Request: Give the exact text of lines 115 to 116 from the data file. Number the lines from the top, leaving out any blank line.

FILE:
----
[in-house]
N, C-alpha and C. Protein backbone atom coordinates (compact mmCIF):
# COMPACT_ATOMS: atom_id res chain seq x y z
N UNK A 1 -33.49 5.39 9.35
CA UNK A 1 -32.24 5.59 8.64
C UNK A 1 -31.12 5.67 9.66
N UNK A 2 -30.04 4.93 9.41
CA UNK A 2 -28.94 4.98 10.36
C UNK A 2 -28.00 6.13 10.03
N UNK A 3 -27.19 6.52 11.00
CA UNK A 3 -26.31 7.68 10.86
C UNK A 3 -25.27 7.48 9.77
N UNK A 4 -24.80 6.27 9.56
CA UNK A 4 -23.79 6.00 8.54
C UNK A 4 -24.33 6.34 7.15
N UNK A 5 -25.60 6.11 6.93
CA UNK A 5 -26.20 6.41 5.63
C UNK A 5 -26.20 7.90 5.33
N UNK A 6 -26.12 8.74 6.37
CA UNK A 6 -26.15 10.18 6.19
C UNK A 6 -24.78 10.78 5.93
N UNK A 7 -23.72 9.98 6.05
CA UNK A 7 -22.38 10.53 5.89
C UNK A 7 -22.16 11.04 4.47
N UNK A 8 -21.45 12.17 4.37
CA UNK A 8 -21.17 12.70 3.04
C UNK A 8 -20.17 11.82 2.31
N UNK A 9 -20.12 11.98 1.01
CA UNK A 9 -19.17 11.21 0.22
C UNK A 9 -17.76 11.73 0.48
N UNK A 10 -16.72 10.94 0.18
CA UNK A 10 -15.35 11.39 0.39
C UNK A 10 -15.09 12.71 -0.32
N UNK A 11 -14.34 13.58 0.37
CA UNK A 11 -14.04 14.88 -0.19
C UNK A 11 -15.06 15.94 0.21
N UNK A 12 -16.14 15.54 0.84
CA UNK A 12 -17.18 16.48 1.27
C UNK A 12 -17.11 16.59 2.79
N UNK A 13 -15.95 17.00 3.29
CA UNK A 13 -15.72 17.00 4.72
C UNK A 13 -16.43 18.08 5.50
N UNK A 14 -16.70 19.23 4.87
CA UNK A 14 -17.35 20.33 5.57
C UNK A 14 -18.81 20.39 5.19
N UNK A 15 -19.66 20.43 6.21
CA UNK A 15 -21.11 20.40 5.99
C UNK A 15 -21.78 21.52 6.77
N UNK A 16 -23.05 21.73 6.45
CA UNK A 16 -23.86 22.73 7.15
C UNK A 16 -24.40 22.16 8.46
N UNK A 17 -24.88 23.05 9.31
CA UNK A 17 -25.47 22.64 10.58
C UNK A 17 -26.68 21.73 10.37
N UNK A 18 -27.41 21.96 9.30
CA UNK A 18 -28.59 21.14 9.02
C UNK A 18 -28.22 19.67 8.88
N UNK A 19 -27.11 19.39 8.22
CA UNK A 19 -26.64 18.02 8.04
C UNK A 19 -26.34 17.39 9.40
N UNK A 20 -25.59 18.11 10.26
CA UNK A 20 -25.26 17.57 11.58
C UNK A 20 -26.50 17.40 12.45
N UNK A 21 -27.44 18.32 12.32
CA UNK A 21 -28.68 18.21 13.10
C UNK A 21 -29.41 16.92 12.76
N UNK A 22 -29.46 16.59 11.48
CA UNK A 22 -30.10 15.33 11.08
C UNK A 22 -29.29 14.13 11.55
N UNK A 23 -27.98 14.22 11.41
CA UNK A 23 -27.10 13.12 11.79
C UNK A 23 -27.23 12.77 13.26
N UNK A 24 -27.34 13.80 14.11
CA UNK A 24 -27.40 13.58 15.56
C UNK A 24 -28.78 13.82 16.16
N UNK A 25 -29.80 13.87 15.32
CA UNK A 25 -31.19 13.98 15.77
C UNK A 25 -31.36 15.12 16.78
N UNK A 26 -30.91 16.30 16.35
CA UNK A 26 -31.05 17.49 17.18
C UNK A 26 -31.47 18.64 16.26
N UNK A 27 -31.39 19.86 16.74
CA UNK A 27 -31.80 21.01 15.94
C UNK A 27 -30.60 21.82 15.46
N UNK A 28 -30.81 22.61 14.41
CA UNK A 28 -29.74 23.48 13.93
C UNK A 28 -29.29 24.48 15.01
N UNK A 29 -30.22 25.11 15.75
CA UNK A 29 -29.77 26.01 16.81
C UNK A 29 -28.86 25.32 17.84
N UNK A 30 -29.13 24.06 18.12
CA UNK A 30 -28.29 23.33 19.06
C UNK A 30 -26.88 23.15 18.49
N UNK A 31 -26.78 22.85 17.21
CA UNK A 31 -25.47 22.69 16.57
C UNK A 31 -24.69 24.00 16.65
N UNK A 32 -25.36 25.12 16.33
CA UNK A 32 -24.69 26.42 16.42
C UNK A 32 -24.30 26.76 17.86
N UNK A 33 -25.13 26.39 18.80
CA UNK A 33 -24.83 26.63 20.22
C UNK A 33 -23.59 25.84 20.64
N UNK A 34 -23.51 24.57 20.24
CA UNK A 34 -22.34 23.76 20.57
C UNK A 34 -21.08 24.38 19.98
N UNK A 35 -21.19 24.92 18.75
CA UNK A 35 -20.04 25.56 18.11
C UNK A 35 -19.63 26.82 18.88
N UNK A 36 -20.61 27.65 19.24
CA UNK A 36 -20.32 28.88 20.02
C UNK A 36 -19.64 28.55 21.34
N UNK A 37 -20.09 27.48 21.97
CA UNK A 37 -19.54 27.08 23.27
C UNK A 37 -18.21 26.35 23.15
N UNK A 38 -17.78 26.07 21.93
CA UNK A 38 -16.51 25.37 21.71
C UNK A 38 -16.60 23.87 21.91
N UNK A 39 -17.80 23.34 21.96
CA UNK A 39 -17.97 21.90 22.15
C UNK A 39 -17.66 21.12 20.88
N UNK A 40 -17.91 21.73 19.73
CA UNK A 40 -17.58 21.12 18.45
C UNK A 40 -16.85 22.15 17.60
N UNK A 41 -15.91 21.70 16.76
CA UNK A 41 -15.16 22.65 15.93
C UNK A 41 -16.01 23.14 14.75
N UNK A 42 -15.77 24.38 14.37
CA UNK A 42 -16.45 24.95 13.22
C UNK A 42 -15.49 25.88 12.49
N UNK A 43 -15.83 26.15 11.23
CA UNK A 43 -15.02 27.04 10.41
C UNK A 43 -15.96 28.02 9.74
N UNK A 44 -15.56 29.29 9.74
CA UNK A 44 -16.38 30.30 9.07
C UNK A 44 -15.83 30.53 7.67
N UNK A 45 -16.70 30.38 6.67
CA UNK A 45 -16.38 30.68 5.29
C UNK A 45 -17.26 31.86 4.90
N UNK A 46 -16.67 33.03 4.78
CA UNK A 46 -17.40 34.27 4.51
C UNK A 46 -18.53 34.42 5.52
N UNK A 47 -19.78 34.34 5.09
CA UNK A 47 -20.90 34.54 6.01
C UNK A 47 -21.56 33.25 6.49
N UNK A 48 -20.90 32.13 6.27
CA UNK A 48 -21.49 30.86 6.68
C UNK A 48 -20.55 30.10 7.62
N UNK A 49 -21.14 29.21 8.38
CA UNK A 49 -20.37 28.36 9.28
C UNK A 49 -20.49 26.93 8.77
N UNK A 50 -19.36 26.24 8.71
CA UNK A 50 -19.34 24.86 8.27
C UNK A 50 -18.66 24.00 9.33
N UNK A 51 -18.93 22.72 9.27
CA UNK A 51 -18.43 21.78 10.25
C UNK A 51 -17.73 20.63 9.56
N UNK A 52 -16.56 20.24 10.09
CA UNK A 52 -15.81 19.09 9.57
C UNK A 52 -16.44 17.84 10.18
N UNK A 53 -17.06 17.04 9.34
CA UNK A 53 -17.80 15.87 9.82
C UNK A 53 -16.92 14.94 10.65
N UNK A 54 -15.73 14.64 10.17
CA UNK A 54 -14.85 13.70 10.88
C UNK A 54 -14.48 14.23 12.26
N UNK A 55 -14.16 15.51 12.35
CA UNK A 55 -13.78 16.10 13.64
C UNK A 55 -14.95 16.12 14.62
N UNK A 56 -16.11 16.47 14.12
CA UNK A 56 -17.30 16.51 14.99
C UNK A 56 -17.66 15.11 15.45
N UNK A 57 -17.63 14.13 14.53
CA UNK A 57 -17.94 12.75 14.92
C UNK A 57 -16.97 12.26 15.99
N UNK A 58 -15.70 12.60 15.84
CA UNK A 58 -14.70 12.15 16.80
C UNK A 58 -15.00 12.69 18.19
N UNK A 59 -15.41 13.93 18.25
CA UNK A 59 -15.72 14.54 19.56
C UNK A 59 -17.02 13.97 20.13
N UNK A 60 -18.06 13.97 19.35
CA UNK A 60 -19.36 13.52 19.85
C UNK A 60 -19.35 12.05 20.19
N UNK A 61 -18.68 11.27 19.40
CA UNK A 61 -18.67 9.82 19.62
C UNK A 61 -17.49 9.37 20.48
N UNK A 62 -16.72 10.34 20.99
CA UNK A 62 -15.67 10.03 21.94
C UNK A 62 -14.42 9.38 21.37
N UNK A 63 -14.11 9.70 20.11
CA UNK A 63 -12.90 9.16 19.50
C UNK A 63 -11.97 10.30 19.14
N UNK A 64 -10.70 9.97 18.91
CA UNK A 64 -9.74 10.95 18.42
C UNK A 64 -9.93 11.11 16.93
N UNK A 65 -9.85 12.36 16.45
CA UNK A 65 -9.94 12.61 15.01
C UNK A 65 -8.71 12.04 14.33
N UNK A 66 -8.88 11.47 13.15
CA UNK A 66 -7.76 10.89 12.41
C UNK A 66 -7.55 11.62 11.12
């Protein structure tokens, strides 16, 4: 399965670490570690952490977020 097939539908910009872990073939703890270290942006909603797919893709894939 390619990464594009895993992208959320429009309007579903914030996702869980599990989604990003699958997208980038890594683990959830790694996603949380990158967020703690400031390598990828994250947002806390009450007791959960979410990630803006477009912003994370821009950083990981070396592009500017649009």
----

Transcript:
N UNK A 38 -17.78 26.07 21.93
CA UNK A 38 -16.51 25.37 21.71